In the poem, Pat Mora is expressing how she feels as if Americans and Mexicans both treated her like a different species. “Their eyes say, “you may speak Spanish but you are not like me”, (line 12 and 13). Here, Pat Mora is talking about how even though she speaks Spanish, and is a part of the Mexican culture, Mexicans don’t see her as a Mexican. To
Being mixed, I struggled with never feeling Hispanic enough. Though I knew a lot about Panamanian culture, I didn’t speak Spanish, which is something a lot of Hispanic people are intolerant of. Hearing even close friends say that Latinos who can only speak English are a “waste of air” made me embarrassed of my upbringing. Additionally, the predominantly Mexican culture of Latinos in my hometown of San Antonio is completely different than the Caribbean isthmus I often visited as a child. I stood out from even my own family, lacking the coily curls and dark skin I saw in pictures of my relatives.
To me, being hispanic and born and raised makes me want to break all negative stereotypes of how must are not educated and do not have any way of succeeding. I want to make my family proud. I have had many experiences were being hispanic has made me work harder than I would have. The main place were I had to exceed was in school. I came into kindergarten with not knowing any english.
In grade school, we─Latinos─were prohibited from speaking Spanish at school as the administrators believed that it would be offensive to non-Spanish speakers. Could they not surmise how it would affect us; we were in the land of American citizens and spent most of our lives being discriminated or looked at freakishly owing to how or what we spoke. Having spent my childhood being ashamed of my heritage and refusing to speak Spanish unless I had no other way to communicate with my parents, I felt angered. My older brother once declared that Hispanics were brainless and denied being Mexican. Longing to defend these people who spent their lives discriminated against and struggling to find an honest job on account of their citizenship, I found my passion.
In the article, Mexican American woman’s reaction to Donald Trump by Christina Arreola, an interviewed a Mexican American woman, Carmen felt “terrified” when she heard trump’s infamous speech about the Mexican immigrants. Trump’s word discouraged her and made her feel ashamed of her heritage because her parents were also illegal immigrants. Not only Trump has discouraged people who inherited illegal immigrants, but he falsely blamed Mexicans for bringing the “criminals.” There are large populations of Latino-Whites that don’t speak Spanish in America and they are not criminals. To millions of Latinos, mixed race, and blond-haired whites, their home is both Mexico and America.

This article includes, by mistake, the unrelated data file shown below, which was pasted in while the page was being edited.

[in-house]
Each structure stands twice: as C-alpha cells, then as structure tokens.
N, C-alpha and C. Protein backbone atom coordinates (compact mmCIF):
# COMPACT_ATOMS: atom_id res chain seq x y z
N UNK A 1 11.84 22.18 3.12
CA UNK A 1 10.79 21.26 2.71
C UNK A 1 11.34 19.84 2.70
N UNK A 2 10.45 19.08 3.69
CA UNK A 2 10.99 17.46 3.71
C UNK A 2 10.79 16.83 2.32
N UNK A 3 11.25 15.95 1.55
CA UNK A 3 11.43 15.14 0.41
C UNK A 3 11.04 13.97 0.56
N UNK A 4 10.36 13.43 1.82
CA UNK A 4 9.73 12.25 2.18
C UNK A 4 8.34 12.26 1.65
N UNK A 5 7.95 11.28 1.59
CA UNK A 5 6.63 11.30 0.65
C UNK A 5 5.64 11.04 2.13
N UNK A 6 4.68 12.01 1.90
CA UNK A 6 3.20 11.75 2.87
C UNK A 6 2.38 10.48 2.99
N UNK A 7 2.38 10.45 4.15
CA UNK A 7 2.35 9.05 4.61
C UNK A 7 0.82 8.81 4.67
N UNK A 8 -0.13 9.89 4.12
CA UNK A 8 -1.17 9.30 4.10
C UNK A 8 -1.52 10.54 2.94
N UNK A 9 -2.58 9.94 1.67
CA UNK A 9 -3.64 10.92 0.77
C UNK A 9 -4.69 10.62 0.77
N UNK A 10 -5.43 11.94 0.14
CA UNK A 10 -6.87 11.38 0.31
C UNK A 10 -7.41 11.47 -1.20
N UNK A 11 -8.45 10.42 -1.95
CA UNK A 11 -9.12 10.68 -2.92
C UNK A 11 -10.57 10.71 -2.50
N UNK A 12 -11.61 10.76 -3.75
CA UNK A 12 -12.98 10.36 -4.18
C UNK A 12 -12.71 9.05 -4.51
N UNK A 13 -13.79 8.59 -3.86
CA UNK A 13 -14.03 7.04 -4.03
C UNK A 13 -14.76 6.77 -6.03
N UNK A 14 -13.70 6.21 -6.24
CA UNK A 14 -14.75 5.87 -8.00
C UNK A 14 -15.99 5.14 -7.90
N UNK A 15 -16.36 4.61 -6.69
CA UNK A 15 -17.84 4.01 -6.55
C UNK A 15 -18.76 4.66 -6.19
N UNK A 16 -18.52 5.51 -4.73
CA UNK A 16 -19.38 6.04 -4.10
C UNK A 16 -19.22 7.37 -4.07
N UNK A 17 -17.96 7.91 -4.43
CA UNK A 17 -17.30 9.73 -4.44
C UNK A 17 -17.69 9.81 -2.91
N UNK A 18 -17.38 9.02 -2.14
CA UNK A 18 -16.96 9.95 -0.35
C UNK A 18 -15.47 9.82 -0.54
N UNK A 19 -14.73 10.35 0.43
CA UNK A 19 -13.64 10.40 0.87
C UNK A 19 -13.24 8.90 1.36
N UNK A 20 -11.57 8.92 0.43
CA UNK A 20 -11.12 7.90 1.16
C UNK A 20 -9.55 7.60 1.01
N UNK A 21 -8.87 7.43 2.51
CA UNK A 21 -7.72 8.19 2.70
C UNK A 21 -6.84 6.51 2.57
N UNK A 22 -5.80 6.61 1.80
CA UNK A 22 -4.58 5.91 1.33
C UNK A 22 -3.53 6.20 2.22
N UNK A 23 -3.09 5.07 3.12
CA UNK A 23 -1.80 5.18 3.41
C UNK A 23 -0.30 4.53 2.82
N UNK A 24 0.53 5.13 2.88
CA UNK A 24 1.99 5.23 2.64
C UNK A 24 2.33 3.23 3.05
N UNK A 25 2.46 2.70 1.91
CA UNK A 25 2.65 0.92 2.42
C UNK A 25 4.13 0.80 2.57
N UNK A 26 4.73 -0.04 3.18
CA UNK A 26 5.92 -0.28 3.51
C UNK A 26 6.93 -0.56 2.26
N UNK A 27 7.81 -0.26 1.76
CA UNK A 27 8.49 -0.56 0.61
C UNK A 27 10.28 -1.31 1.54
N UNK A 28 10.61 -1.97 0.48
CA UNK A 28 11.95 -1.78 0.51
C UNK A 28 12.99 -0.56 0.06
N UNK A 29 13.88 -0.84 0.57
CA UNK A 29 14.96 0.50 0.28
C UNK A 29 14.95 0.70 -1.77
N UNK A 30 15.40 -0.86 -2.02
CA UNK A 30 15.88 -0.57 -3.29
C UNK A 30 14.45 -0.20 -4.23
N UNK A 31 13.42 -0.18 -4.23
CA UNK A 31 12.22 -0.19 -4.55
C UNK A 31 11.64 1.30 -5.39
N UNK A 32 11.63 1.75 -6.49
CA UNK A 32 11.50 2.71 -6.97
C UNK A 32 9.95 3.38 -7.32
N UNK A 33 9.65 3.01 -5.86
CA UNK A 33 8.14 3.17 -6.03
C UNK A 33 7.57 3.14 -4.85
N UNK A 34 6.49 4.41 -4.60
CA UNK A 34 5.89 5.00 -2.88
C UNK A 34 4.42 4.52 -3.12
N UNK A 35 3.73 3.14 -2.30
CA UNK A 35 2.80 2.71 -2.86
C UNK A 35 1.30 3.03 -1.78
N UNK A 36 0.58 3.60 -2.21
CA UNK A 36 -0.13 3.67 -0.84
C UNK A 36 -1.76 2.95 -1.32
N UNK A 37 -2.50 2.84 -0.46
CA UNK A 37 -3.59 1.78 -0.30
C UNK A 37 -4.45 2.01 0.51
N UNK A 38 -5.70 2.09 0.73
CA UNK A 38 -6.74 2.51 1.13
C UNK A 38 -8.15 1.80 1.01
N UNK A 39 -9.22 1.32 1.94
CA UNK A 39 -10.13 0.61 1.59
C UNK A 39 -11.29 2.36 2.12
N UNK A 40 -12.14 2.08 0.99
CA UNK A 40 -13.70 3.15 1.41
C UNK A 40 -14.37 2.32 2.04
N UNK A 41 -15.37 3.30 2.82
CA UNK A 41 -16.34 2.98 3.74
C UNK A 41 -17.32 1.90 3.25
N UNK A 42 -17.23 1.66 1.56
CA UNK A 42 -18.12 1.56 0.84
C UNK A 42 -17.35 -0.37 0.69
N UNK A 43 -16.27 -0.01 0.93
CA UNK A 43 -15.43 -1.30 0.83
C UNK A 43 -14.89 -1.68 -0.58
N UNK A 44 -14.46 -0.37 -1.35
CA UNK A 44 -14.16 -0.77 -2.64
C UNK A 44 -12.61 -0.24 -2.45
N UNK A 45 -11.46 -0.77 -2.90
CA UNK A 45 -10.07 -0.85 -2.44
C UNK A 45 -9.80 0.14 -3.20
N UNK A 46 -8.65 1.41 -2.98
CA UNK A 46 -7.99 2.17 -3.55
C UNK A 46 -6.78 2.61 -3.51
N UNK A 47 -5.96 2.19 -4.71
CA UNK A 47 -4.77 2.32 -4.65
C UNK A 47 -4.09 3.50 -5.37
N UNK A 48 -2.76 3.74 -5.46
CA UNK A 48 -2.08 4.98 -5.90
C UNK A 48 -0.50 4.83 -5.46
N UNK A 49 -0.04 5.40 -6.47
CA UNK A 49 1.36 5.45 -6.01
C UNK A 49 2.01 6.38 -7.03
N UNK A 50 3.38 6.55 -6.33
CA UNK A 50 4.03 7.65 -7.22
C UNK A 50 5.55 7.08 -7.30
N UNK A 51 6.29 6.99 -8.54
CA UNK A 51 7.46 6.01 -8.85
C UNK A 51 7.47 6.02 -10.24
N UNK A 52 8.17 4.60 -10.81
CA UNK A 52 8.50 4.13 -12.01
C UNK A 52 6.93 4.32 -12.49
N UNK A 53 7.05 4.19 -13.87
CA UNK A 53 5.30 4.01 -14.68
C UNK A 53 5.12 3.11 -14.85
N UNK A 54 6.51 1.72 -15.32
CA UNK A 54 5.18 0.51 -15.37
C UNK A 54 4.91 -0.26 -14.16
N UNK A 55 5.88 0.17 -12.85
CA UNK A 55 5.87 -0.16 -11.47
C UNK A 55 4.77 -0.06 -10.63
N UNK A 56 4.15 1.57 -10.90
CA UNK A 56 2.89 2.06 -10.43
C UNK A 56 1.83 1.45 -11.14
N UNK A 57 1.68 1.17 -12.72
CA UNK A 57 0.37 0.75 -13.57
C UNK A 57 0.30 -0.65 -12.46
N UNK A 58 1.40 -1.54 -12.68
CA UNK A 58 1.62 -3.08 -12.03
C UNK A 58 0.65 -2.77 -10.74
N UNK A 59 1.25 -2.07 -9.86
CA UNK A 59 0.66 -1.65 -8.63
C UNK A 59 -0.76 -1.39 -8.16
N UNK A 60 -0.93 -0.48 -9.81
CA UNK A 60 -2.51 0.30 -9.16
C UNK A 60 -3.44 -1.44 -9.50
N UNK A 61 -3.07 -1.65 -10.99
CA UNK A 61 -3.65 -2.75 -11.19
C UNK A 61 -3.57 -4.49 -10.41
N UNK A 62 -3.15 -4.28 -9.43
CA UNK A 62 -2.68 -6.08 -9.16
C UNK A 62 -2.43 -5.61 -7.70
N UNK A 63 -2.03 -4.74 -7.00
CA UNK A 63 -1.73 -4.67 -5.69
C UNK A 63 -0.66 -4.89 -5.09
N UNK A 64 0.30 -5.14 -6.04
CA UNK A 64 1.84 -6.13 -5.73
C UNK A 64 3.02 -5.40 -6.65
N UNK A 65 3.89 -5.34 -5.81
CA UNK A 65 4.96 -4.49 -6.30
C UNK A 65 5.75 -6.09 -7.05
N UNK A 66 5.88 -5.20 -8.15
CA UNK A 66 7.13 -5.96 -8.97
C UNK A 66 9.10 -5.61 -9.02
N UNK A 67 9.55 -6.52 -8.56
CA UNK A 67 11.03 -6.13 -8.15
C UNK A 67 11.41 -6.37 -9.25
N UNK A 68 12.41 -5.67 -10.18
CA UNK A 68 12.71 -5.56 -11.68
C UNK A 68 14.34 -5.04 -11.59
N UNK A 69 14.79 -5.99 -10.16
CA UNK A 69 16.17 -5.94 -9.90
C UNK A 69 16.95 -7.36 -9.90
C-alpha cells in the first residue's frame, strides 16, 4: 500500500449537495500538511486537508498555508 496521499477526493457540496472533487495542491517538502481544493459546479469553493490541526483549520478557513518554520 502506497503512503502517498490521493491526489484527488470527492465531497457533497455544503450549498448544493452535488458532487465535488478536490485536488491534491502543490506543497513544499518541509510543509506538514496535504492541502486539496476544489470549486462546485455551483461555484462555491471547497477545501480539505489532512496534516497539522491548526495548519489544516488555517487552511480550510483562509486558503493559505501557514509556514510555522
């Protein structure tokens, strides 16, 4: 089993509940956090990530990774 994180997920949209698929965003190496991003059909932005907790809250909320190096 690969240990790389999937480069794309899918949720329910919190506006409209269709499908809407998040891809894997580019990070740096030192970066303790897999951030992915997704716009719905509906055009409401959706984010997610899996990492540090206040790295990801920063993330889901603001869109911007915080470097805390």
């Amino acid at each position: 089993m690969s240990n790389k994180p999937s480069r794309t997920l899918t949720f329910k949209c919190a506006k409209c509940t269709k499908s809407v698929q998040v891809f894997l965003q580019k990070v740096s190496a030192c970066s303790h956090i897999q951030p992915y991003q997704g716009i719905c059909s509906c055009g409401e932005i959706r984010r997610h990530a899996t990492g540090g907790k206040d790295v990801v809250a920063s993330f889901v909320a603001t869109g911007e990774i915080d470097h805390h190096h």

The only connection people have to their heritage is through their family. All they have together is language, musical taste, cuisine, and cultural attitudes about how a family works. “Looking at children through a deficit lens means that children are seen as missing certain skills or lacking background knowledge. Through these lenses, they are seen as culturally deprived” (Souto- Manning 5, 2007). Some Latinos have replaced some of their own culture by mainly speaking English, at home and at work etc.
Spanish culture has had a profound impact on the United States. This influence is seen mainly in the Southwest United States in the lands ceded by Mexico in 1848 and in Florida which was settled by Spain in 1565. The cities of Santa Fe, El Paso, Pueblo, San Francisco, Los Angeles, and Las Vegas are all derived from Spanish. In my town there are about 25 authentic Hispanic restaurants. A good percentage of US culture has Hispanic origins.